AFTRA - American Federation of Television and Radio Artists
AFTRA, The National Labor Union
AFTRA is a national labor union that represents over
70,000 performers working in public and cable televi-
sion programming, radio broadcasting, sound record-
ing, audio books , voice overs, voice messaging, in-
teractive games, internet technologies, digital media
and other new media.
There are many subcategories that these performers
fall under including; actors, journalists, hosts, an-
nouncers, comedians, disc jockeys, voice over art-
ists, non-broadcast, dancers, singers, recording art-
ists, royalty artists, and many more.
A Brief History About AFTRA
In 1937 the Radio Actors Guild in Los Angeles banded together with Radio Equity in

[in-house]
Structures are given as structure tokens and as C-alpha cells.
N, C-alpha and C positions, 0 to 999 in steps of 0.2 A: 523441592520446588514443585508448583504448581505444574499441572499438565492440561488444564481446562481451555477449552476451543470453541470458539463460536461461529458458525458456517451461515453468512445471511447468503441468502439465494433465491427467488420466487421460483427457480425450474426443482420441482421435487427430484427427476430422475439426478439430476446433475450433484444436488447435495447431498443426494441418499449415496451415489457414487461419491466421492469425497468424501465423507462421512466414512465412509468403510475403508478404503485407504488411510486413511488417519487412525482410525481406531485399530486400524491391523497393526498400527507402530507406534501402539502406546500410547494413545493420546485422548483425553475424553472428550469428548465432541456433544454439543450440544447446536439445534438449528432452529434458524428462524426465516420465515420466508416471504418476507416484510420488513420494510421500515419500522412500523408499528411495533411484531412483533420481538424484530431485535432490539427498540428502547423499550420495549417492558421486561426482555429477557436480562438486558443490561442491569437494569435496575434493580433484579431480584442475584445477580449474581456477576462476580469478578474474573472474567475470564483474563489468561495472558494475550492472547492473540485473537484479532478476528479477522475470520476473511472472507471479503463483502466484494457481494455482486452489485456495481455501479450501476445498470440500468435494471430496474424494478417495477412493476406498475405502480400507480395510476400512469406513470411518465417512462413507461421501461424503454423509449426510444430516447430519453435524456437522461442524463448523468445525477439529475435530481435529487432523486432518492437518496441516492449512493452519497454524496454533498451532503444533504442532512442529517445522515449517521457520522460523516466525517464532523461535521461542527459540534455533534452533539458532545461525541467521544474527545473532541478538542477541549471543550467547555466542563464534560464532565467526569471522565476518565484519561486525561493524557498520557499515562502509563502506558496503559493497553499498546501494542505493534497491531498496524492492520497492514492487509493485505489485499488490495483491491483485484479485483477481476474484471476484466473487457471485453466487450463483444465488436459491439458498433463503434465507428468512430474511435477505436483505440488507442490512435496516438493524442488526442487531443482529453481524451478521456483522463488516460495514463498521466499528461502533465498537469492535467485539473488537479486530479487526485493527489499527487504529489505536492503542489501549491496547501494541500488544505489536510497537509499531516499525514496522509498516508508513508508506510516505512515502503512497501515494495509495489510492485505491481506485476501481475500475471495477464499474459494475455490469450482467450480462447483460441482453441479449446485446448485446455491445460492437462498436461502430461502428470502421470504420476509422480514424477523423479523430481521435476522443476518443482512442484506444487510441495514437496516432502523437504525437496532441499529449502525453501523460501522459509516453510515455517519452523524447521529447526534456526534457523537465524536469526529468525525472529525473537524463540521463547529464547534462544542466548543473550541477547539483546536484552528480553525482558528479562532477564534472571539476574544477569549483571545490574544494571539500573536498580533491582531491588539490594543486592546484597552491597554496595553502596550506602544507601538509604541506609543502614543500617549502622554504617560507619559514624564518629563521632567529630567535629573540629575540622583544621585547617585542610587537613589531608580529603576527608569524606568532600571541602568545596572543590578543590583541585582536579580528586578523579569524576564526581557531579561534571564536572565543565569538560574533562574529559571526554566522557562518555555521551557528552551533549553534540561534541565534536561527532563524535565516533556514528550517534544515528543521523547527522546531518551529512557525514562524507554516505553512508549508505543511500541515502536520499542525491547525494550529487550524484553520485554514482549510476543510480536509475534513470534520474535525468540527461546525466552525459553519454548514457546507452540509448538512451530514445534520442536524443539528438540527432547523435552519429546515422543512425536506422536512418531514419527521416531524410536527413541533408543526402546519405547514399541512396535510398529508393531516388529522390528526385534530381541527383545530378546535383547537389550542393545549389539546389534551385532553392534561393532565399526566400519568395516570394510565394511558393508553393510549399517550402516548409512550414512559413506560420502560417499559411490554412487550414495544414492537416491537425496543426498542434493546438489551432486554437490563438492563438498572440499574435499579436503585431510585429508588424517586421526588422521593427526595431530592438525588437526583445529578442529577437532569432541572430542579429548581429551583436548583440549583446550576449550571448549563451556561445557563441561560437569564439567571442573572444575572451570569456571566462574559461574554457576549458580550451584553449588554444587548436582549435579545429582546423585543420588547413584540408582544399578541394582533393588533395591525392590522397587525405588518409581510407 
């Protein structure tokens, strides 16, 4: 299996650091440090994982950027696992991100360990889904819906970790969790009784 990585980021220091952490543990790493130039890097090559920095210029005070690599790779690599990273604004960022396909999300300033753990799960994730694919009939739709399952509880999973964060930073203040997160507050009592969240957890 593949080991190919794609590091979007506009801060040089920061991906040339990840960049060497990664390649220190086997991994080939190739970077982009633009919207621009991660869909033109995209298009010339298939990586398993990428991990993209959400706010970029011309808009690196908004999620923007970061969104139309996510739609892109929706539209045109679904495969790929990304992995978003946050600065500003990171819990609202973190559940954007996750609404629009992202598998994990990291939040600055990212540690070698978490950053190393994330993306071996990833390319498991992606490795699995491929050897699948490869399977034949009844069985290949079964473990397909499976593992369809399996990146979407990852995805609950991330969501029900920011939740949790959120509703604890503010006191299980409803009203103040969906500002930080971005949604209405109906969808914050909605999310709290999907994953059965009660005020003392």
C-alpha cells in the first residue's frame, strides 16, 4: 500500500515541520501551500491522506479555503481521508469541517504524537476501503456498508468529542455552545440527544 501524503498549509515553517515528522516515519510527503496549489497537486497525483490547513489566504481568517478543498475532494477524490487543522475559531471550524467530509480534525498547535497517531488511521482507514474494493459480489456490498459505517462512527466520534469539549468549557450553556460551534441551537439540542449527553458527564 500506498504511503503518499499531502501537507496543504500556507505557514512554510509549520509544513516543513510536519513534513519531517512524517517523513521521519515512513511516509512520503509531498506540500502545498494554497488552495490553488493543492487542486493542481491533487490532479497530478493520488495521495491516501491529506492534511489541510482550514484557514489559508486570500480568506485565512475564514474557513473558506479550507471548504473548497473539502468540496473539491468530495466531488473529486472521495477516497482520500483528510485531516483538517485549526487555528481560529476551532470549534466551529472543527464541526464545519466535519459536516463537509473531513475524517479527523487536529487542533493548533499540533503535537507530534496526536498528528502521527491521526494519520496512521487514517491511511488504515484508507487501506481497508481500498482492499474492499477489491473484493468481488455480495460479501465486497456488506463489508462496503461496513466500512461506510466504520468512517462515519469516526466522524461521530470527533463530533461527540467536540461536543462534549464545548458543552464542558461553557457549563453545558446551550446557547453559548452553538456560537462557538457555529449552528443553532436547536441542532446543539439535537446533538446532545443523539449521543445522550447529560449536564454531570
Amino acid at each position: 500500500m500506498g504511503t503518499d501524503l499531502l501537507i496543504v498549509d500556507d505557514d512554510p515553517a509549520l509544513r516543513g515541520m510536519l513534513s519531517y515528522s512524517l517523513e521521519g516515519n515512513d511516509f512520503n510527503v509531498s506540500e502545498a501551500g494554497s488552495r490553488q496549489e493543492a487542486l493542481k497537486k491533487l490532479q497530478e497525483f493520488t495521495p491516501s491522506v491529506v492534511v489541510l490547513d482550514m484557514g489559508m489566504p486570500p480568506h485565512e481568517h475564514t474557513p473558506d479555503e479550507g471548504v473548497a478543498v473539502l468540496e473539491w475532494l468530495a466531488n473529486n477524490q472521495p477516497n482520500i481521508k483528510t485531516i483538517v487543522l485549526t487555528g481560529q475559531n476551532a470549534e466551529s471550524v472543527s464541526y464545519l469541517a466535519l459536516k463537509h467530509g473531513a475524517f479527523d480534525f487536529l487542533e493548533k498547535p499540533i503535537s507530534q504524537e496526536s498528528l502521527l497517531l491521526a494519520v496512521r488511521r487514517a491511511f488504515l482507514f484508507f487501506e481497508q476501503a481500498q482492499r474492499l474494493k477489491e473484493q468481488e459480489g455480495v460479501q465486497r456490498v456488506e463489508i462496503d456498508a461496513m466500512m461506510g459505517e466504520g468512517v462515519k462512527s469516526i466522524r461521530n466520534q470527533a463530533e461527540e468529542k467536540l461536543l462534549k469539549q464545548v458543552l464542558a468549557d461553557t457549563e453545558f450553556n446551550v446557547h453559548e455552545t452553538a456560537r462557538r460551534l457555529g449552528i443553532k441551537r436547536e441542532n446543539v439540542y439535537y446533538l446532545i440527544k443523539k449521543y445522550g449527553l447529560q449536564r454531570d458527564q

New York to create the American Federation of Radio Artists (AFRA). Not long after, the
Associated Actors and Artists of America (the Four A's) granted a charter to work with
the new union. By the end of 1937 membership numbers jumped to over 2000, covering
almost all performers in all major broadcasting centers. By 1939, just two years after its
inception, AFRA covered 70% of all collective live radio broadcasting agreements.
In 1950 the Four A's independently created the Television Authority, negotiating the very
first television contract. In 1951 AFRA won battle with major recoding labels to imple-
ment the long sought after Phonograph Recoding Code for singers. On September 17,
1952 The Television Authority and AFRA merged together and the American Federation
of Television and Radio Artists was born.
To learn more about how AFTRA has helped change the face of the performance indus-
try visit their website at: http://www.aftra.org/aftra/history.htm
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For seventy years the union has been working hard to create fair compensation, treat-
ment, and con